• Where possible, personalise the shopping experience for the user
• Contain content such as a blog, downloadable content (Ebooks, cheat sheets, product guides)
As we access the net on smaller and smaller devices, it can’t be emphasised enough just how much attention you should pay to load times. You can use a CDN (Content Delivery Network) to serve images more effectively and you should choose a web host that is suitable for your site.
• Don’t go for the cheaper option, it’s often because a sub-standard service is offered
• Ask about support – ideally you need 24/7
• Think about whether you require a dedicated server, a VPS or a shared server. Needs vary depending on the kind of site it is – for example, an ecommerce site will need a dedicated server to ensure that it can keep up with demand at busy times. A static site, with little more than a regular blog, will be OK with a VPS (Virtual Private Server) whilst a hobby site will generally find a shared server will suffice.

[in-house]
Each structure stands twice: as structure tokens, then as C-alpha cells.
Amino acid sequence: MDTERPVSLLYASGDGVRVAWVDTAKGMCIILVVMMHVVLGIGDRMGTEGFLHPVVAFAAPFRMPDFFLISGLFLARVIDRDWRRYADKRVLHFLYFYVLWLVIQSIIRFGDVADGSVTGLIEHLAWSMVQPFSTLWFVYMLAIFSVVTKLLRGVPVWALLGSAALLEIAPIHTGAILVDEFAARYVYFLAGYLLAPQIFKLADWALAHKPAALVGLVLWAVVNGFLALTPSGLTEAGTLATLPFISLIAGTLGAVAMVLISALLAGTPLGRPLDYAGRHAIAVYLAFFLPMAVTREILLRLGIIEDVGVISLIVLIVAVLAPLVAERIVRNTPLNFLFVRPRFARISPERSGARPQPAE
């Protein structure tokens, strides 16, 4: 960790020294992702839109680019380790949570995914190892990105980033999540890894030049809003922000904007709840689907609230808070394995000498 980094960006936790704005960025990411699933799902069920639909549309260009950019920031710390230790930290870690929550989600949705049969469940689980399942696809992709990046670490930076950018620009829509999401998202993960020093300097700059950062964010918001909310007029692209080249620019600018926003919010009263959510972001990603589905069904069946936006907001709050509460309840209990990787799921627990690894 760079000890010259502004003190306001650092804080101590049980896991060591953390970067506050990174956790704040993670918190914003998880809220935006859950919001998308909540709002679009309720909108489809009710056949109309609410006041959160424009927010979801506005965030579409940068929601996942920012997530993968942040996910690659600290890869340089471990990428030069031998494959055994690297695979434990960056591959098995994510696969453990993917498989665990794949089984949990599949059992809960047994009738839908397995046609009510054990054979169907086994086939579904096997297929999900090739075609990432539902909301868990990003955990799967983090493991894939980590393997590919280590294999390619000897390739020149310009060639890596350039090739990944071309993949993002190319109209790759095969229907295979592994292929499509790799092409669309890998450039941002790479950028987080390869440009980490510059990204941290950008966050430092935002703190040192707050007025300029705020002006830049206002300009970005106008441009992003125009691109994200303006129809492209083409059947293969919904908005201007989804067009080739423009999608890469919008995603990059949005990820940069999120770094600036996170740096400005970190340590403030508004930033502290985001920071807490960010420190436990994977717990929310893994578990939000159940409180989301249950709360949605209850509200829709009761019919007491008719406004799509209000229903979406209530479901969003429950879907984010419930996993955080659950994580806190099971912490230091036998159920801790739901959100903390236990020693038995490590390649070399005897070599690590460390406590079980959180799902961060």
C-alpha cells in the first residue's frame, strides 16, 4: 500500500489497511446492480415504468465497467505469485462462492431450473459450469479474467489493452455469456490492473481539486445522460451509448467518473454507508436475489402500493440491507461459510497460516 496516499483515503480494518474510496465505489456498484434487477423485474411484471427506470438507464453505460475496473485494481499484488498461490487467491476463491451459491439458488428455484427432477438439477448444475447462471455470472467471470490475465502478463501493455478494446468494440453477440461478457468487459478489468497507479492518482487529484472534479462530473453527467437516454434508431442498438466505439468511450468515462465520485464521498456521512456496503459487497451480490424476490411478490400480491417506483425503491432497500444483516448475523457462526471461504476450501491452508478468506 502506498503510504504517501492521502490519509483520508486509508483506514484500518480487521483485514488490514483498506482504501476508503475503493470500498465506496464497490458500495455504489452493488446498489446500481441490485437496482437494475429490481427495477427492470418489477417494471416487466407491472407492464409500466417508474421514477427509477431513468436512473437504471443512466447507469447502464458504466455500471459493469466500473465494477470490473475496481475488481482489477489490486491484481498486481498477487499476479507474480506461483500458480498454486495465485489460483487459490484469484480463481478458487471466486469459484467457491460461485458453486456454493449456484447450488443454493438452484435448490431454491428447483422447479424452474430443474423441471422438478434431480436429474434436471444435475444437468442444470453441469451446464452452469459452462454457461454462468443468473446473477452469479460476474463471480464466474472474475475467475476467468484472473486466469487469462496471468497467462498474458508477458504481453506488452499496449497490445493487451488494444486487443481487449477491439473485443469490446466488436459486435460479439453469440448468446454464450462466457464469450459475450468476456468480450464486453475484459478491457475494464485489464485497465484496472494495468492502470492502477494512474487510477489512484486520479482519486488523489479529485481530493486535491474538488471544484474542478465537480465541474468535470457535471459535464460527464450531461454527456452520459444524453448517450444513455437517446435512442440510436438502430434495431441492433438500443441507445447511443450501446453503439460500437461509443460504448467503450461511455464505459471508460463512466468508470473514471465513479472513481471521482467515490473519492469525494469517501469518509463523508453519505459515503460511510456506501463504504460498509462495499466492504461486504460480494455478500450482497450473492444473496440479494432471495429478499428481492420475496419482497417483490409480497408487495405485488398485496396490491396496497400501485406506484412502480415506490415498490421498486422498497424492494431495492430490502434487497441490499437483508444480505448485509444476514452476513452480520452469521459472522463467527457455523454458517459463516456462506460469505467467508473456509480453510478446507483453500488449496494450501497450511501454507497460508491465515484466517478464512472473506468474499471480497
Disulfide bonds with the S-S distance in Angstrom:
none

You should test the performance of your site regularly using resources such as GT Metrix and take action to ensure that images are optimised before being uploaded (it’s easier this way) and that you use an optimiser once they are uploaded. You can do this using plugins if you have a WordPress site.
Talking of which, you should also ensure that all plugins, themes and WordPress itself are all kept updated on a regular basis and you use security plugins such as WordFence to ensure that your site remains secure.
For great UX, you should test constantly to ensure your users continue to enjoy the site, using A/B testing on various elements of the site. Only do this for one page at a time and make sure that you test a maximum of around 2-3 page elements – you should leave it running for a while too for best, more accurate, results.